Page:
The ride in the Tuk Tuk inches from death turns out to be the best part of the day.
I was feeling pretty confident in our plan – walking with the kids is a no go the heat is too much for them and they drive us crazy with the whining and moaning. So the new plan for tackling the city is tuk tuk or cab to destinations. We were thwarted immediately when the tuk tuk driver started haggling the price we had agreed upon moments after we had taken our seats and started down the road and suddenly he is talking about making a few stops. This happened three times (varying scenarios – like you can’t drive that road or you do’t want to go there) and suddenly there were no cabs around so we ended up walking. The promise of a death defying tuk tuk taken away seemed to also take away the children’s civility so we got an earful for the entire 15 minute walk. My mind just wanders now when they go extreme whiny/spoiled brat. It wanders to babysitters and boarding school.
Finally we make it to the canal and figure out what direction we want to go in and we are off – well we wait ten minutes on the dock and finally the low packed boat arrives and about ten women in hijab exit briskly (we are in the middle eastern neighbourhood ) we squeeze on and take off – this boat is not joking – for a low and wide canal boat – it’s got pep. Then the next setback hits – that is when I hustle us off the ferry a stop early. Now not only are we at the wrong stop we are also on the wrong side of the road. So this involves a multi faceted trek over pedestrian walkways and some mad dashes across “crosswalks”. Plus now Chris is hot and hangry and having to carry Sabine – its not fun. We end up at an other 711 – the store of our Bangkok experience as Anderson is obsessed with going into every one we pass to see if they have slurpees. Outside this 711 is food market – halleleula. The day goes like this with annoying tuk tuks and taxis until finally at the end of the day – after taking the kids to the park to run them hard and play – we look at the map and decide we can just walk the ten minutes home. This turns into an hour long journey where we are blocked by a factory, a highway and a canal. Things got ugly all around and tempers were off the hook. The thing is we walked into the most amazing neighbourhood – beside a canal with houses (well doors in buildings) with rickety walkways across the water, the street was narrow and lined with food stalls and little carts with beer and whiskey. The other side was lined more homes – doors open or no doors at all giving us a peek into people’s homes – blue tv screens dancing, altars set up and strewn with flowers and strawberry Fanta – flat mattresses and fabric blowing in doorways. The smells were alternately amazing, then choking with fried hot peppers and then rank with canal water. We were approached by a woman concerned that we were lost – because …… we were. We tried to explain and she tried to explain and then a man jumped in and laughing said google maps doesn’t know Bangkok. They were able to direct us pass the factory and onto the street that would lead us home.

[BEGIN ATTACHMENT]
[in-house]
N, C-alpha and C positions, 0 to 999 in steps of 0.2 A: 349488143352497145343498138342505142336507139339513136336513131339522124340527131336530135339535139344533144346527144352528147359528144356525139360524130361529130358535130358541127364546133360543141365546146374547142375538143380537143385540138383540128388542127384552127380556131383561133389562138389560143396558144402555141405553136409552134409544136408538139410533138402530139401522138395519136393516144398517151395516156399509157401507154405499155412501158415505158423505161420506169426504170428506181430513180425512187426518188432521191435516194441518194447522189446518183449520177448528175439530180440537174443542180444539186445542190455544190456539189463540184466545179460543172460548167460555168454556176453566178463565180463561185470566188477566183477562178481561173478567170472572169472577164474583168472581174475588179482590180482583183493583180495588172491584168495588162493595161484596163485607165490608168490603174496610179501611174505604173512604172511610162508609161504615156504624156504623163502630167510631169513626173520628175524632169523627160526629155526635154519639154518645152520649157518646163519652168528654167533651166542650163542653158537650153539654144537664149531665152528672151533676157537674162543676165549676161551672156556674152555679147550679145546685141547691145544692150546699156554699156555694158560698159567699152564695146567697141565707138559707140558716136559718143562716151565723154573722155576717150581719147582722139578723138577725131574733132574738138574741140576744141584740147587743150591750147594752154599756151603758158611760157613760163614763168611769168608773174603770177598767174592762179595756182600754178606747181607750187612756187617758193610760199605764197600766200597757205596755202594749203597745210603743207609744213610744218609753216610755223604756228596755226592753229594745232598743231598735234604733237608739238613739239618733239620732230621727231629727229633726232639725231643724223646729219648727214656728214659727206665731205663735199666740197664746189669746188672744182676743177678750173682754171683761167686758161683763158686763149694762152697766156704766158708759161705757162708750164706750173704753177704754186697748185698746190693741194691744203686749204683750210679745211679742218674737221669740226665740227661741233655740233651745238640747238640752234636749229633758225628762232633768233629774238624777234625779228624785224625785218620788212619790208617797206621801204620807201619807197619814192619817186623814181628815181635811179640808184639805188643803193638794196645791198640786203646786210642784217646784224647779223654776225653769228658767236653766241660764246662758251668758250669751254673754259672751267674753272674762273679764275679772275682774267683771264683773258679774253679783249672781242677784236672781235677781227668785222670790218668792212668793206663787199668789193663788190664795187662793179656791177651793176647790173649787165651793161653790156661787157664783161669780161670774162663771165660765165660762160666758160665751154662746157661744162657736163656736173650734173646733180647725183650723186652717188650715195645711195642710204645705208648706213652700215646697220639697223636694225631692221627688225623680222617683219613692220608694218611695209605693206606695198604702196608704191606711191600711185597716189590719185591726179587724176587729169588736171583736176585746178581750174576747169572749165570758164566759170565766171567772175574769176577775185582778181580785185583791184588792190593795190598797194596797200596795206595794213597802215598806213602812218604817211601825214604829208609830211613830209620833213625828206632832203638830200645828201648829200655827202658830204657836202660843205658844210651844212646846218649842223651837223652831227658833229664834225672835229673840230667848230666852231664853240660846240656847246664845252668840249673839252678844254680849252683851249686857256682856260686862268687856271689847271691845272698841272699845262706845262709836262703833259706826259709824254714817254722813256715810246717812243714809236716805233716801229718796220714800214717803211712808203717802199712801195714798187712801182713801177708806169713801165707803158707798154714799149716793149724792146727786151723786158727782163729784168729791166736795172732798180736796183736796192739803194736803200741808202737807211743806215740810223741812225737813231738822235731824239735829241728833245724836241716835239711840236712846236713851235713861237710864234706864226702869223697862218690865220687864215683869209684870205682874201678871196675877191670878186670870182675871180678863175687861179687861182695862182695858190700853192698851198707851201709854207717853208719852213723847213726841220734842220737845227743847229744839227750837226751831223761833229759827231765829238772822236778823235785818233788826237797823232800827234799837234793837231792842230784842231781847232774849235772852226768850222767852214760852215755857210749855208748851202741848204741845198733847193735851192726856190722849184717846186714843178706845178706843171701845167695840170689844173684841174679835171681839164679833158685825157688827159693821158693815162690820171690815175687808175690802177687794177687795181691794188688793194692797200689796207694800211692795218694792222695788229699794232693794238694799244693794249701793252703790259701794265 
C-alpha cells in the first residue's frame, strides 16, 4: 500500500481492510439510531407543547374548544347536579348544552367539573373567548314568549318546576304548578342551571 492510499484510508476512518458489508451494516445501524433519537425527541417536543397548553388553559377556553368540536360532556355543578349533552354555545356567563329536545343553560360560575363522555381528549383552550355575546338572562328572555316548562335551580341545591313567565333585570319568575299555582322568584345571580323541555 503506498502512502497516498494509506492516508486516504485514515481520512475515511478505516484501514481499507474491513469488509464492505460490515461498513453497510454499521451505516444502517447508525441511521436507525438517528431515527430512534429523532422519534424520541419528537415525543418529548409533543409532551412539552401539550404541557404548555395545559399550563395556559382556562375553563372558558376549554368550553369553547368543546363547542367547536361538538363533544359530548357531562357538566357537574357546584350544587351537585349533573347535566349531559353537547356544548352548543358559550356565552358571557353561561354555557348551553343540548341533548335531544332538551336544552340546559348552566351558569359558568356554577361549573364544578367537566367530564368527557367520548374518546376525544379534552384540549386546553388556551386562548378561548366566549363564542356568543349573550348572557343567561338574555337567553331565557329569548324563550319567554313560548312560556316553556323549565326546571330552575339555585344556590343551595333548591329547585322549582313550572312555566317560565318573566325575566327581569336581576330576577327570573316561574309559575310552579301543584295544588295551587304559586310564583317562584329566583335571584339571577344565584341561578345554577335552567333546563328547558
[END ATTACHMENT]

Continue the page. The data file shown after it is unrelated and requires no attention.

There is a crumbling old glory at the Royal Ivory Hotel reminiscent of a Wes Anderson film. Even the staff are a little off kilter – sometimes harsh and uncaring almost annoyed at our presence then thoughtful and generous and smiling. Even the creepy old guys here in Thailand to get their rocks off with young and beautiful women who wouldn’t give them the time of day in their own countries are suddenly bathed in a different light. Sad and lonely – yellowing grey hair pulled into wispy ponytails, saggy bummed Capri cargo shorts and short sleeved dress shirts. The woman sitting beside him silently rubbing his arm. Touch. Anderson has noticed and wondered aloud. They are buying companionship is as delicate as we can get.